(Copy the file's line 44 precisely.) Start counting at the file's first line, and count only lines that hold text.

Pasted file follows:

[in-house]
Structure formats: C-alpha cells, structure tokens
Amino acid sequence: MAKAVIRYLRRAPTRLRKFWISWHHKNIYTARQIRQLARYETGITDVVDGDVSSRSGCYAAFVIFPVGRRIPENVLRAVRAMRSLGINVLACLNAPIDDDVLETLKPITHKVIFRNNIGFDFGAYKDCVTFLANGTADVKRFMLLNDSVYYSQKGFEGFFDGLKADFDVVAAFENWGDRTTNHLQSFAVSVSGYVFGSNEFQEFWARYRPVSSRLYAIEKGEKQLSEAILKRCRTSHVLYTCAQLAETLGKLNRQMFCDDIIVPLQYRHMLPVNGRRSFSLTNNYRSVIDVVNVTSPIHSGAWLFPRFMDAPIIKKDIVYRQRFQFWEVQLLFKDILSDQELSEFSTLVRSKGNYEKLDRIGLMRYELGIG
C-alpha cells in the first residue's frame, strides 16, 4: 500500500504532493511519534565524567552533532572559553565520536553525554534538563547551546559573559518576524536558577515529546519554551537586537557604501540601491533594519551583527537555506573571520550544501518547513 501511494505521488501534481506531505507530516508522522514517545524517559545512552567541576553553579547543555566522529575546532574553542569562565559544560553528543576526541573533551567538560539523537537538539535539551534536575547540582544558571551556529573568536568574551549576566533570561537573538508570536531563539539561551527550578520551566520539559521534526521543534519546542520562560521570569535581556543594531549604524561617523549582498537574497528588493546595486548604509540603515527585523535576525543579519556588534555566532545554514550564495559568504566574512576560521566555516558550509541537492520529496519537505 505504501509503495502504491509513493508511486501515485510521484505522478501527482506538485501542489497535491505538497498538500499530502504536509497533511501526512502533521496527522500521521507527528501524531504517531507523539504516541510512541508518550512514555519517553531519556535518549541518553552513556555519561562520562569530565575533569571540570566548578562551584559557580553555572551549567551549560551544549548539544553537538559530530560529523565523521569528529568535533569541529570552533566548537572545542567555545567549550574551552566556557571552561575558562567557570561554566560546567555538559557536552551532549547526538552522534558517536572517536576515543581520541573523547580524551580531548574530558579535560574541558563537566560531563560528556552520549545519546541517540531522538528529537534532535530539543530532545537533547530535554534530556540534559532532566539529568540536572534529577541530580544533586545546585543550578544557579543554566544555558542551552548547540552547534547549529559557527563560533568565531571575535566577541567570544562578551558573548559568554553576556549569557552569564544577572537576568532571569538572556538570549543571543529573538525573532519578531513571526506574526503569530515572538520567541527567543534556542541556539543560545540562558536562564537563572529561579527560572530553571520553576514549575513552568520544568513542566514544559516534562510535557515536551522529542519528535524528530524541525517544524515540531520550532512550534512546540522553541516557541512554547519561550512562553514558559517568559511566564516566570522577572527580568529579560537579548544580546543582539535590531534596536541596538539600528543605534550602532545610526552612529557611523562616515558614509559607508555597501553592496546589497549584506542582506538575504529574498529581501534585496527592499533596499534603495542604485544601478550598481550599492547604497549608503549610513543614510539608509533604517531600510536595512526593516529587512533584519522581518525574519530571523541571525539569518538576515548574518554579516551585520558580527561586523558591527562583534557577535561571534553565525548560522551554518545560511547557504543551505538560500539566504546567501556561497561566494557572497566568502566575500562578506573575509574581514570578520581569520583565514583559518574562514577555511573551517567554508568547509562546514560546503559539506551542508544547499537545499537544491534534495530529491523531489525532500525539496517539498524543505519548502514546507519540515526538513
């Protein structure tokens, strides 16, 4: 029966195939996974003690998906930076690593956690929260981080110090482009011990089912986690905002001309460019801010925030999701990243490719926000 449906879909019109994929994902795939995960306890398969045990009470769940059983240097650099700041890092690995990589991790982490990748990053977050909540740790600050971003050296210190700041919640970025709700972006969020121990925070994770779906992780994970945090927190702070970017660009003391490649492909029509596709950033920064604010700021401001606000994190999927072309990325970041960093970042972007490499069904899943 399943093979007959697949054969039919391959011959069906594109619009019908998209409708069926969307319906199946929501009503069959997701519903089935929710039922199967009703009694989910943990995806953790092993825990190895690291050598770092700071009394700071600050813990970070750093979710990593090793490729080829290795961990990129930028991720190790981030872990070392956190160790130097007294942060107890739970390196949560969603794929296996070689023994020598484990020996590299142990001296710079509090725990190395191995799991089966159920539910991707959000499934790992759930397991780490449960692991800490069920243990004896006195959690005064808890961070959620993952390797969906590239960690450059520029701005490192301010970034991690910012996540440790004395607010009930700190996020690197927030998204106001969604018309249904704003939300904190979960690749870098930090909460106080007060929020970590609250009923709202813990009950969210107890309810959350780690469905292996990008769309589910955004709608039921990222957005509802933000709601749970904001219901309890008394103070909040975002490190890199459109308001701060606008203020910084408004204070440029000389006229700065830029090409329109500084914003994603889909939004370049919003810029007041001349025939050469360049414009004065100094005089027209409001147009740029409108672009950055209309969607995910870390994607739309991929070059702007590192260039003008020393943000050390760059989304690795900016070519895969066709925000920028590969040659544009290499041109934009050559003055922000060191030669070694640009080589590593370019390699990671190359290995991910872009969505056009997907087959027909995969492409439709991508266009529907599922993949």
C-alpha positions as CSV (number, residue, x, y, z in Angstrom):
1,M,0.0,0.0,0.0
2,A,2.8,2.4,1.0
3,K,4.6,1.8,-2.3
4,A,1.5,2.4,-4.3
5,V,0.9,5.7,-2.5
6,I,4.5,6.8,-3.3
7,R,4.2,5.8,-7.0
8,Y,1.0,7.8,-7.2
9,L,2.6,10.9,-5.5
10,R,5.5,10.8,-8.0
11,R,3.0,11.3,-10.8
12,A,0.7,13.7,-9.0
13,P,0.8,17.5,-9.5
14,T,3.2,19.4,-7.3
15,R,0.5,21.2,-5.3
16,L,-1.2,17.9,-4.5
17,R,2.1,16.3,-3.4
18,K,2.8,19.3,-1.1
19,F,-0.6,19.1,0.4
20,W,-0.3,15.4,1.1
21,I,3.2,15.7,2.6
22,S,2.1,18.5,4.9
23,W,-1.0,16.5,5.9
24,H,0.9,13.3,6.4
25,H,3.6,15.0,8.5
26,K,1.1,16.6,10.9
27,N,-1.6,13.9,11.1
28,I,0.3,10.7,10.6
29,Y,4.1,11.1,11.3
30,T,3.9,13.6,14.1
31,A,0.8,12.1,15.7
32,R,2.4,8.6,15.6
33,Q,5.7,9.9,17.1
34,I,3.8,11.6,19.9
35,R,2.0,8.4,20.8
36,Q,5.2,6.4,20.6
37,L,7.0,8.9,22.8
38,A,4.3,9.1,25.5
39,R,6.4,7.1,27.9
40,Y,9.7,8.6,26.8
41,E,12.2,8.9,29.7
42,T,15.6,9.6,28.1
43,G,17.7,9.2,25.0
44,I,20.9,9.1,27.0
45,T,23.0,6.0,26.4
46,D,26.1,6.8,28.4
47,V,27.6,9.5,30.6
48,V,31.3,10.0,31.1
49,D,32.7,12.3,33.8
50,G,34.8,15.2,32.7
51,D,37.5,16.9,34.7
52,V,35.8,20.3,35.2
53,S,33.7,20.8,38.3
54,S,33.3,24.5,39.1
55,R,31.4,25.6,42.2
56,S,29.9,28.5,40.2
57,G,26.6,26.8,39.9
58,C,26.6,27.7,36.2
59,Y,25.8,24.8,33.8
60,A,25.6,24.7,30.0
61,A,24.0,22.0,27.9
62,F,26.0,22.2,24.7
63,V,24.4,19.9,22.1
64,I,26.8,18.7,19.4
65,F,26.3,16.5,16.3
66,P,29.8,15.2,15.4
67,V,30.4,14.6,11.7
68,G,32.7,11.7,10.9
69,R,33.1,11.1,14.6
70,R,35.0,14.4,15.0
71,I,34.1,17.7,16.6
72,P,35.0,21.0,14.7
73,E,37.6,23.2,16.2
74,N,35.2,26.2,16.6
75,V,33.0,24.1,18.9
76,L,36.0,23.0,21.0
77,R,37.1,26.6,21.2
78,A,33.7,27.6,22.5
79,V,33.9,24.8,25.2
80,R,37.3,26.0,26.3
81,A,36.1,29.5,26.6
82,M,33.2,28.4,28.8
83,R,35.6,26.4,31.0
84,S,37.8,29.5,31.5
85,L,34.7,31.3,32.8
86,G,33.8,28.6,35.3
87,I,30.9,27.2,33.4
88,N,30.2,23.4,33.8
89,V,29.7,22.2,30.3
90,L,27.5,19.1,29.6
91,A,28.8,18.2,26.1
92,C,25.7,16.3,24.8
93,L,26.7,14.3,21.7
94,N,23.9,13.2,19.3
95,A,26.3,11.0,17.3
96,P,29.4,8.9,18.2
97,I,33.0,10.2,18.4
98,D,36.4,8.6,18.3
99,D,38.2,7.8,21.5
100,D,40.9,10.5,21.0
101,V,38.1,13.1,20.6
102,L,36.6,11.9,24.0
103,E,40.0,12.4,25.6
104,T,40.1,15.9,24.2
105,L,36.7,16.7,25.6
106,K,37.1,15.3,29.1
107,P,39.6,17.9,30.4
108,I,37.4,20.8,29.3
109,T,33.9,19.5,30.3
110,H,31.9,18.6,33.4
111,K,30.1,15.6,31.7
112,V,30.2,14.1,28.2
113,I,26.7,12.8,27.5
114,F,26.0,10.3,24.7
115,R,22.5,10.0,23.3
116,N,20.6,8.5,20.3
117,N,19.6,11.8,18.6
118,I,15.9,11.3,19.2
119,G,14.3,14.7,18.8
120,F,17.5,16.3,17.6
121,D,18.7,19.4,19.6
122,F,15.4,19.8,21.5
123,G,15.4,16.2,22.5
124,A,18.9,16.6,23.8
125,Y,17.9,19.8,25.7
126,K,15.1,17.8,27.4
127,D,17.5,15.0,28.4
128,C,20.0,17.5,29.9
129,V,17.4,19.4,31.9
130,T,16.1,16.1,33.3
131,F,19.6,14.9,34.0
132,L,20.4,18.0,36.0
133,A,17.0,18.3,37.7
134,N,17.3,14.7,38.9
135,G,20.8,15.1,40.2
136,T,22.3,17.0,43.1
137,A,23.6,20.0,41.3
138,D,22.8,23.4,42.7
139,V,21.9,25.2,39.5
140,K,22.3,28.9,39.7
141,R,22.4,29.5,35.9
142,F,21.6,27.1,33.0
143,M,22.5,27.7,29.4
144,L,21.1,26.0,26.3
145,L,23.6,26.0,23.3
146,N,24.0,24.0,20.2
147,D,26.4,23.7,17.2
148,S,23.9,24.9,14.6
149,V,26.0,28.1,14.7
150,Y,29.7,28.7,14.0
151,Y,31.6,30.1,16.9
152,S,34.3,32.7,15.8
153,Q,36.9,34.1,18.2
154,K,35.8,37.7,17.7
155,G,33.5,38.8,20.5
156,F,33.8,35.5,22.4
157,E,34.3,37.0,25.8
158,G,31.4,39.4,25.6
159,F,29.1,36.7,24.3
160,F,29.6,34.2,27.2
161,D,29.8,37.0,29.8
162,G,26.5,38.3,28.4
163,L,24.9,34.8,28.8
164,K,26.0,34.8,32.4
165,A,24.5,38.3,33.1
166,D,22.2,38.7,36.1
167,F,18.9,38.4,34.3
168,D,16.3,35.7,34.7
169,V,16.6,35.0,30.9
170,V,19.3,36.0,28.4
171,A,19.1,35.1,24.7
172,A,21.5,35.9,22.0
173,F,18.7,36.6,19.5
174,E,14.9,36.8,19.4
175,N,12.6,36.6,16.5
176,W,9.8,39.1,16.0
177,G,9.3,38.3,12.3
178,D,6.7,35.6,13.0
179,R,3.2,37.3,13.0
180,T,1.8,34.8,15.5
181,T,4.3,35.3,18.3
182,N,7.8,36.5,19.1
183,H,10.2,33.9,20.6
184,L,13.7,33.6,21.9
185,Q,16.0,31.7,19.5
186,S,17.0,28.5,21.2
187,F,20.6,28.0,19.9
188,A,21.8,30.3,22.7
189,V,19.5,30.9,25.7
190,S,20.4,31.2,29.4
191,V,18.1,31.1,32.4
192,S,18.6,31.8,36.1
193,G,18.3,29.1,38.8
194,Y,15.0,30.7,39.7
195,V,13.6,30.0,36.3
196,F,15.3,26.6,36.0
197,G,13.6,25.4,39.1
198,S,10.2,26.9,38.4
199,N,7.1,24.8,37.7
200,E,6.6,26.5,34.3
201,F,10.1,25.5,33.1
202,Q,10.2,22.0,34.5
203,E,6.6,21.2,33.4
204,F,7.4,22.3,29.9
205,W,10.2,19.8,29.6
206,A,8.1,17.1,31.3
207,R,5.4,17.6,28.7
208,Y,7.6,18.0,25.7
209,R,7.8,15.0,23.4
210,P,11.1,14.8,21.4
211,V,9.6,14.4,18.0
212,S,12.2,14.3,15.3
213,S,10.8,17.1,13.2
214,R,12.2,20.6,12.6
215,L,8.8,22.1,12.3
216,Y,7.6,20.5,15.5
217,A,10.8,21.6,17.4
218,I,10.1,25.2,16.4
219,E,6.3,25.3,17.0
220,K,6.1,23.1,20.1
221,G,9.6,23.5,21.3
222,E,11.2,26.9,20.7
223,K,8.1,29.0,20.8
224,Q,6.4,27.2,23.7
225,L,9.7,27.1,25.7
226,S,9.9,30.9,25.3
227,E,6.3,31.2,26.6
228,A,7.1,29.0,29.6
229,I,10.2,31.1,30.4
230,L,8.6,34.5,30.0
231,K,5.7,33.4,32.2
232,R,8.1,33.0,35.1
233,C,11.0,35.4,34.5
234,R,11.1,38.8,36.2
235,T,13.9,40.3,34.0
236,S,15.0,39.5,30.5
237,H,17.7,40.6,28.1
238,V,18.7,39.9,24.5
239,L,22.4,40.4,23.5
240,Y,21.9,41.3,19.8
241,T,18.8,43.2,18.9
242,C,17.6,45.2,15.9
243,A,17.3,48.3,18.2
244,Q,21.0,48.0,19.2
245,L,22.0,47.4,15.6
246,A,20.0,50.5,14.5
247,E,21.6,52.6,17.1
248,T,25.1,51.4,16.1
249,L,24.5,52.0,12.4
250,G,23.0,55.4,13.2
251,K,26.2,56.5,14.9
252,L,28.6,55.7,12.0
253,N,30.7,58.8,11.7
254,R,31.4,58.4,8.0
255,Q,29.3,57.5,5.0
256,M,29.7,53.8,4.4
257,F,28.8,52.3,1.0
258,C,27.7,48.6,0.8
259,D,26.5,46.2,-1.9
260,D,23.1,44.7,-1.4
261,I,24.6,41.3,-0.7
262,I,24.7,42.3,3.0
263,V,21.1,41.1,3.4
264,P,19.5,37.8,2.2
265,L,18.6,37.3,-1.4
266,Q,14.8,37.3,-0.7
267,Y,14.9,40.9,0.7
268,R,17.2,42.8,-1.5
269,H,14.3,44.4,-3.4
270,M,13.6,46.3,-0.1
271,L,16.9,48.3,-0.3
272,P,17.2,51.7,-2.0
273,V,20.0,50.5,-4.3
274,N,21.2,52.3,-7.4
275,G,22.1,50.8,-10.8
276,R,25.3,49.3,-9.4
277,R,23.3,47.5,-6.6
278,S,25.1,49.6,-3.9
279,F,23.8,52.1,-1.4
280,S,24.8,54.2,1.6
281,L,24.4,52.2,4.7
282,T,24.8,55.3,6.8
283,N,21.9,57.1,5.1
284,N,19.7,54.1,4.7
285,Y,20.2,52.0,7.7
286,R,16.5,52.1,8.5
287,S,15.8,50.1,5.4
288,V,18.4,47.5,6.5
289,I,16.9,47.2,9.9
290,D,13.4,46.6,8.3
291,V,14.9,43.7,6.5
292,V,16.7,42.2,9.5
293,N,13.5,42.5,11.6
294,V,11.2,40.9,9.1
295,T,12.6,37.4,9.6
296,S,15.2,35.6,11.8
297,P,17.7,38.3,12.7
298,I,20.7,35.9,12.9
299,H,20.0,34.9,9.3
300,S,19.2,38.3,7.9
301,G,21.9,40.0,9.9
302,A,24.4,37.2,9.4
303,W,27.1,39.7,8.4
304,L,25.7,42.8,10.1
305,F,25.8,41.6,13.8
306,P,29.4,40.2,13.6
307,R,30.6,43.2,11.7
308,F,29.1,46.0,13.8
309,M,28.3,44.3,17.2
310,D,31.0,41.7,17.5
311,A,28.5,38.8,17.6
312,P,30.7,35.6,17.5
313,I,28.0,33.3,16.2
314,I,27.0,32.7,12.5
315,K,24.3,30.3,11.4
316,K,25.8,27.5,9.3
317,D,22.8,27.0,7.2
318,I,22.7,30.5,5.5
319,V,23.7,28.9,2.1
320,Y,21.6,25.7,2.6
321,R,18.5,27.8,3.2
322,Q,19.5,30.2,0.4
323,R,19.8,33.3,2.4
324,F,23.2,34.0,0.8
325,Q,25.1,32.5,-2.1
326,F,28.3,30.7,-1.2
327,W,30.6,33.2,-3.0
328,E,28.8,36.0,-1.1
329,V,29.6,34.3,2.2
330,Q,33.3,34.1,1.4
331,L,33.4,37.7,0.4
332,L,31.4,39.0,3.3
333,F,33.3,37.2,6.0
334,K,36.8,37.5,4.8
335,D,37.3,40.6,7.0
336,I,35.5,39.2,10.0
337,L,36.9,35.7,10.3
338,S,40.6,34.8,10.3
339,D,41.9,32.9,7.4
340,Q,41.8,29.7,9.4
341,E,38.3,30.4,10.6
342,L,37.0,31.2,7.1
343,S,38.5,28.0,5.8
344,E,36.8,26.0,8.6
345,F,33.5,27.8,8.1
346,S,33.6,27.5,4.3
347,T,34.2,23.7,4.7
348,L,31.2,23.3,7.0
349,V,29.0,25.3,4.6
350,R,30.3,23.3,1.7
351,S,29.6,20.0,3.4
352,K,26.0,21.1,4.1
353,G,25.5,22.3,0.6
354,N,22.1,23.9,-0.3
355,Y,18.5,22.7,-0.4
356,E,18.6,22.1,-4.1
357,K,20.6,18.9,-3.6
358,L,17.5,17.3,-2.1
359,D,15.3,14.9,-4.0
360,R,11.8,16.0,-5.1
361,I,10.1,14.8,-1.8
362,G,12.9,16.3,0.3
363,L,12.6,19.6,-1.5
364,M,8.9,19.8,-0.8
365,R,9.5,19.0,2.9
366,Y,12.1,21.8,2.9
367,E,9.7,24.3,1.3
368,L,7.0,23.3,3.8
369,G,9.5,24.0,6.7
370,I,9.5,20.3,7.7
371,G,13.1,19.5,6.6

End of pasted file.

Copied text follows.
38,A,4.3,9.1,25.5